I've got no problem holding up bloggers to high journalistic standards; but how about we do the same for print journalists?JACKSON — Some school board members want stated formally their prerogative to give the silent treatment to reporters they consider unethical.A proposed policy would permit the members to decline to speak with reporters whom the Board of Education considers to be in violation of the Society of Professional Journalists’ Code of Ethics.The proposal would give the board the power to “request the media outlet provide a different journalist to cover the Board of Education and school district,” according to the policy draft released by the district. “In the event the media outlet does not replace the journalist, the Board of Education and its staff members will not be required to provide information regarding activities in the school district or respond to questions and inquiries … beyond the professional courtesies extended by school staff members to a person of the general public.”The board will vote on Dec. 20.The resolution will address “people who are calling themselves journalists and are really just bloggers,” said board member Barbara Fiero. [emphasis mine]
Take my last piece on the new Queen of Gutting Tenure, Janine Walker Caffrey. I sourced everything; there are links to just about all of my assertions of fact (maybe I've left a few out that are common knowledge).
Contrast that to the piece that Tom Moran of the Star-Ledger wrote about Caffrey; the piece that prompted me to write my post. Here are the unsourced statements of fact Moran makes:
The legal labyrinth (outlined in the chart at right) can take years to navigate. Districts have to pay attorneys and continue to pay the bad teachers during most of the process. It can easily cost $200,000 a pop.
Gov. Chris Christie notes that only 17 bad teachers have lost tenure over the past decade. But many more bad teachers are asked to leave before they get tenure. And most tenure cases end in settlements, so they are not counted as part of that 17.
What Caffrey says out loud, many other teachers and administrators whisper in private, to avoid making waves. But some of them are calling Caffrey and cheering her on. [emphasis mine]Those are three assertions of fact I would never make without citing a source. I might conjecture that #3 is possible, and I might say there is evidence that strongly suggests #2 (there is), but I would never state any as a fact without a citation - especially #1. And that last sentence should read: "Caffrey claims that many teachers and administrators are calling and cheering her on."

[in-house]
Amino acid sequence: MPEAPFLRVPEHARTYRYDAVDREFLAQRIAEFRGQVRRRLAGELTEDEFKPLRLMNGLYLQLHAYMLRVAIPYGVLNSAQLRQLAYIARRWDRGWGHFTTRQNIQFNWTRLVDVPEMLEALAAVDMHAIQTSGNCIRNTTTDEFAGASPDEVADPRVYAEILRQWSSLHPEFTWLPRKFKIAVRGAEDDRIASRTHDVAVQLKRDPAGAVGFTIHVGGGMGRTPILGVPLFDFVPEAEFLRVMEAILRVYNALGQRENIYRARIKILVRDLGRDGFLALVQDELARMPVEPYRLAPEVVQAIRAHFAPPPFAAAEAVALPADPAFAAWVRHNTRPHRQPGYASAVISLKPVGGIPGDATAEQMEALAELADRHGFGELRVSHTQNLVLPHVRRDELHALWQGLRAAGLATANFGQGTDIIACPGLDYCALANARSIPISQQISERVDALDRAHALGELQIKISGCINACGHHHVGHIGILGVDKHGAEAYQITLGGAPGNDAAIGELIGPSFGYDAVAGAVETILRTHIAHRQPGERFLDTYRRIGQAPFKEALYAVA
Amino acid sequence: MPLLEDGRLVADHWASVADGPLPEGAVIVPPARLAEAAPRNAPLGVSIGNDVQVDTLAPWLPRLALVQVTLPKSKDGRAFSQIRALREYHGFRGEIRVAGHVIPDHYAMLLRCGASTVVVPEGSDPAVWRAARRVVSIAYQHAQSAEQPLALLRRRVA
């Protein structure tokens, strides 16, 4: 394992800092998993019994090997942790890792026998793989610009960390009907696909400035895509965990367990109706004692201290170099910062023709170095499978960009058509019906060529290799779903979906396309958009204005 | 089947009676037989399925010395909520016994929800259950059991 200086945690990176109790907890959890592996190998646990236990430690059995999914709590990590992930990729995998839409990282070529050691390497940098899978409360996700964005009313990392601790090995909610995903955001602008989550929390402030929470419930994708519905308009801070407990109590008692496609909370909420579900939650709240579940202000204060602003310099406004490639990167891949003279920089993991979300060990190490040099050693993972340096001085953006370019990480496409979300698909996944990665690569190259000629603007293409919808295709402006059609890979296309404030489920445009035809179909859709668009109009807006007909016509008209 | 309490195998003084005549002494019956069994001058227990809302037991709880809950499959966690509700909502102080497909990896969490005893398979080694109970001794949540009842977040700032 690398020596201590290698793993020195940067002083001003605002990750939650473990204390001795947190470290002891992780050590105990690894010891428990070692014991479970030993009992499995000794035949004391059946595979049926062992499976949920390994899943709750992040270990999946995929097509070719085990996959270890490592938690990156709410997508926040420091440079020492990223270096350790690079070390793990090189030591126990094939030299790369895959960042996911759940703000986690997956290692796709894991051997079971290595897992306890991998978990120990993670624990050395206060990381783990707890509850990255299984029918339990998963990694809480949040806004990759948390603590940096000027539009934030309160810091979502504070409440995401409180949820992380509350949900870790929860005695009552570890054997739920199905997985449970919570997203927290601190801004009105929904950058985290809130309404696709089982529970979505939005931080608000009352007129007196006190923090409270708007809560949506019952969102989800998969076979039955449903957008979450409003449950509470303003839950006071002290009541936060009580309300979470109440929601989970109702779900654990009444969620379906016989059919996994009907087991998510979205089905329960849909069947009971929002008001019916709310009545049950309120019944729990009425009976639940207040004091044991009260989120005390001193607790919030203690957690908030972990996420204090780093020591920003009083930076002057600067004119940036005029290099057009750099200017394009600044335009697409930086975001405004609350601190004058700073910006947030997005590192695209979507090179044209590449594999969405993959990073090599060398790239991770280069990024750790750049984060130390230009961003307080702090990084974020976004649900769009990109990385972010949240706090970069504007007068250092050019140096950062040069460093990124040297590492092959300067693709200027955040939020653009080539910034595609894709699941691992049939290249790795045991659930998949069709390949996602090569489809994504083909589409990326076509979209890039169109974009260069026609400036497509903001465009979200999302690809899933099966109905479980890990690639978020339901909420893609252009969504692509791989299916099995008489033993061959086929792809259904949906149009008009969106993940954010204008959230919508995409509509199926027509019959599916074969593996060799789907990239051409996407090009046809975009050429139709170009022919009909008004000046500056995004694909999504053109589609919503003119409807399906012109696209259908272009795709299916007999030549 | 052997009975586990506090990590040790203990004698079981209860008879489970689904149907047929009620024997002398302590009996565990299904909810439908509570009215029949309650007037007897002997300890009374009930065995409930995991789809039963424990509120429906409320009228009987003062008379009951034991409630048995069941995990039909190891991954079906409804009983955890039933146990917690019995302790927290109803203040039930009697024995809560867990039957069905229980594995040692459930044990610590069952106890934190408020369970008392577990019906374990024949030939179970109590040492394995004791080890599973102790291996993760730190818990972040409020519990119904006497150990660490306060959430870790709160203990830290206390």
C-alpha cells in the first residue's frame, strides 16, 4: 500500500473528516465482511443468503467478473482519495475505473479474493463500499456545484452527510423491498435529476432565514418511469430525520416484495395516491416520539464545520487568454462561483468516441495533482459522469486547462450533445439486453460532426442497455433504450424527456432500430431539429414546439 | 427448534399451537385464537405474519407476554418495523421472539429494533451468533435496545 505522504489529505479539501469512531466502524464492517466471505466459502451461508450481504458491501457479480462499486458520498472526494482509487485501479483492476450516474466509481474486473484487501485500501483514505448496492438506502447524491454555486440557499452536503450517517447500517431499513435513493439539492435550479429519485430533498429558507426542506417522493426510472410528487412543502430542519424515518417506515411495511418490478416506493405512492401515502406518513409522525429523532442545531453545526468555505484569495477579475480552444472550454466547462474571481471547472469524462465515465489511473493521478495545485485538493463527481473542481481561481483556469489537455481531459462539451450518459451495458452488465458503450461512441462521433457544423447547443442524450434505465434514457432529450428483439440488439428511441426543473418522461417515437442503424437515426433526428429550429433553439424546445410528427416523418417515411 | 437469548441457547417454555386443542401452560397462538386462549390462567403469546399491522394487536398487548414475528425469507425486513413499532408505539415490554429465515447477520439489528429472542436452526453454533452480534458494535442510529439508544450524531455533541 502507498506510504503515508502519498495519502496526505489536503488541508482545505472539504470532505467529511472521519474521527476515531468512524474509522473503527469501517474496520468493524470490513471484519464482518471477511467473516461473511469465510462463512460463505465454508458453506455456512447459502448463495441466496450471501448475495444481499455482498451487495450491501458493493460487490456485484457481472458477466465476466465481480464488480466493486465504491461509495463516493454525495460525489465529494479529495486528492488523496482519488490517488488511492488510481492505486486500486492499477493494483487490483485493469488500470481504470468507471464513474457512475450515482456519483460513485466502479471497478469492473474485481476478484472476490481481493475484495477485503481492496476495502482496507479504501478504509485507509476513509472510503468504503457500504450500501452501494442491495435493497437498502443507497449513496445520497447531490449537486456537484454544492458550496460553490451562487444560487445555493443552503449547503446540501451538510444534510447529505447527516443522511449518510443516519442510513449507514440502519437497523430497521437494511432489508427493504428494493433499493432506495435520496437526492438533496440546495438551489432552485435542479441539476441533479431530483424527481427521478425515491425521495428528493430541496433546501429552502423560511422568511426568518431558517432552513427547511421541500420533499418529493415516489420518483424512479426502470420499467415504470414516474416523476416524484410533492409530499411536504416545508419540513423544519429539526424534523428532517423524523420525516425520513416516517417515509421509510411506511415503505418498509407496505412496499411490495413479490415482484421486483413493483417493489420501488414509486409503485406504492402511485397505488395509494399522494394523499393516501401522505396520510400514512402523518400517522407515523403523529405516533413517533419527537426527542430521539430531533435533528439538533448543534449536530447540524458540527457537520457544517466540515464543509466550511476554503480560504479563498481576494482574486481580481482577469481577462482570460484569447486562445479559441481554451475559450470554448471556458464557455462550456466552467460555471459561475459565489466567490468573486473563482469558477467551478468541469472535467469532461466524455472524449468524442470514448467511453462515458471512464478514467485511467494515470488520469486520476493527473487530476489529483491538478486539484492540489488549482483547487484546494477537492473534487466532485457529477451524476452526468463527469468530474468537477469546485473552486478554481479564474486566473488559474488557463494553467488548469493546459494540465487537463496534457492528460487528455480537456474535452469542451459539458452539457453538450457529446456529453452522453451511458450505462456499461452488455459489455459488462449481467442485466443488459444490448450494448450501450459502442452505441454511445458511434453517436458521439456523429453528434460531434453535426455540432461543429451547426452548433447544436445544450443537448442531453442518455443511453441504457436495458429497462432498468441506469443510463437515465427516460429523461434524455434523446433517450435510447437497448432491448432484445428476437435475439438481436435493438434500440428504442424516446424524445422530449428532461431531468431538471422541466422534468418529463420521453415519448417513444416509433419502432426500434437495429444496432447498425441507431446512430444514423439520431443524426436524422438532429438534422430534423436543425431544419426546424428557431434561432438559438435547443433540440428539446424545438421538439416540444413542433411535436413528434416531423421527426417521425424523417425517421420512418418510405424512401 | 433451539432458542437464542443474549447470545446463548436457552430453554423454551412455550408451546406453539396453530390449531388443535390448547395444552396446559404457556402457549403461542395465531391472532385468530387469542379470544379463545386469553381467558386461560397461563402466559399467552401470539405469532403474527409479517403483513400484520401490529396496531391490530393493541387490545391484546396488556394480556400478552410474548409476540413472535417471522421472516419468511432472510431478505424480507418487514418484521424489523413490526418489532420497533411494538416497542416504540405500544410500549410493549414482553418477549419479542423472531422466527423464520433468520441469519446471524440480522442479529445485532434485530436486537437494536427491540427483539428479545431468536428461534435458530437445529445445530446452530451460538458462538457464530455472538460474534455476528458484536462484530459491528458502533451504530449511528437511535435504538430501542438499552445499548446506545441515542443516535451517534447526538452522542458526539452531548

This, by the way, is in addition to Moran's lack of acknowledgement that he has confirmation of Caffrey's stories about her teachers' alleged misdeeds by a second source. Maybe he did confirm them; maybe he didn't. If he did, he should give us a clue who made the confirmations. If he didn't, I have to wonder why he ran with the story at all.
I can tell you that as this blog has gained more attention, I've had people send me story ideas. But I never use their stuff without confirming it. The few times I've cited people as eyewitnesses, I've said who they are, and I only use first person accounts.
The point isn't that I'm "better" than a print journalist; I'm not. I've got no formal training in journalism or its ethics. I'm anonymous (for now), and that wouldn't and shouldn't fly if I was a professional. But it does force me to take extra care to get my facts right; otherwise, nothing I wrote would be taken seriously.
There are some truly awful blogs out there; there are also some truly awful newspapers, magazines and broadcast journalism outlets. Being a blogger doesn't mean my work shouldn't be held up to scrutiny, but it also doesn't mean my work doesn't have value. Judge it on its own merits, but judge your local newspaper that way as well.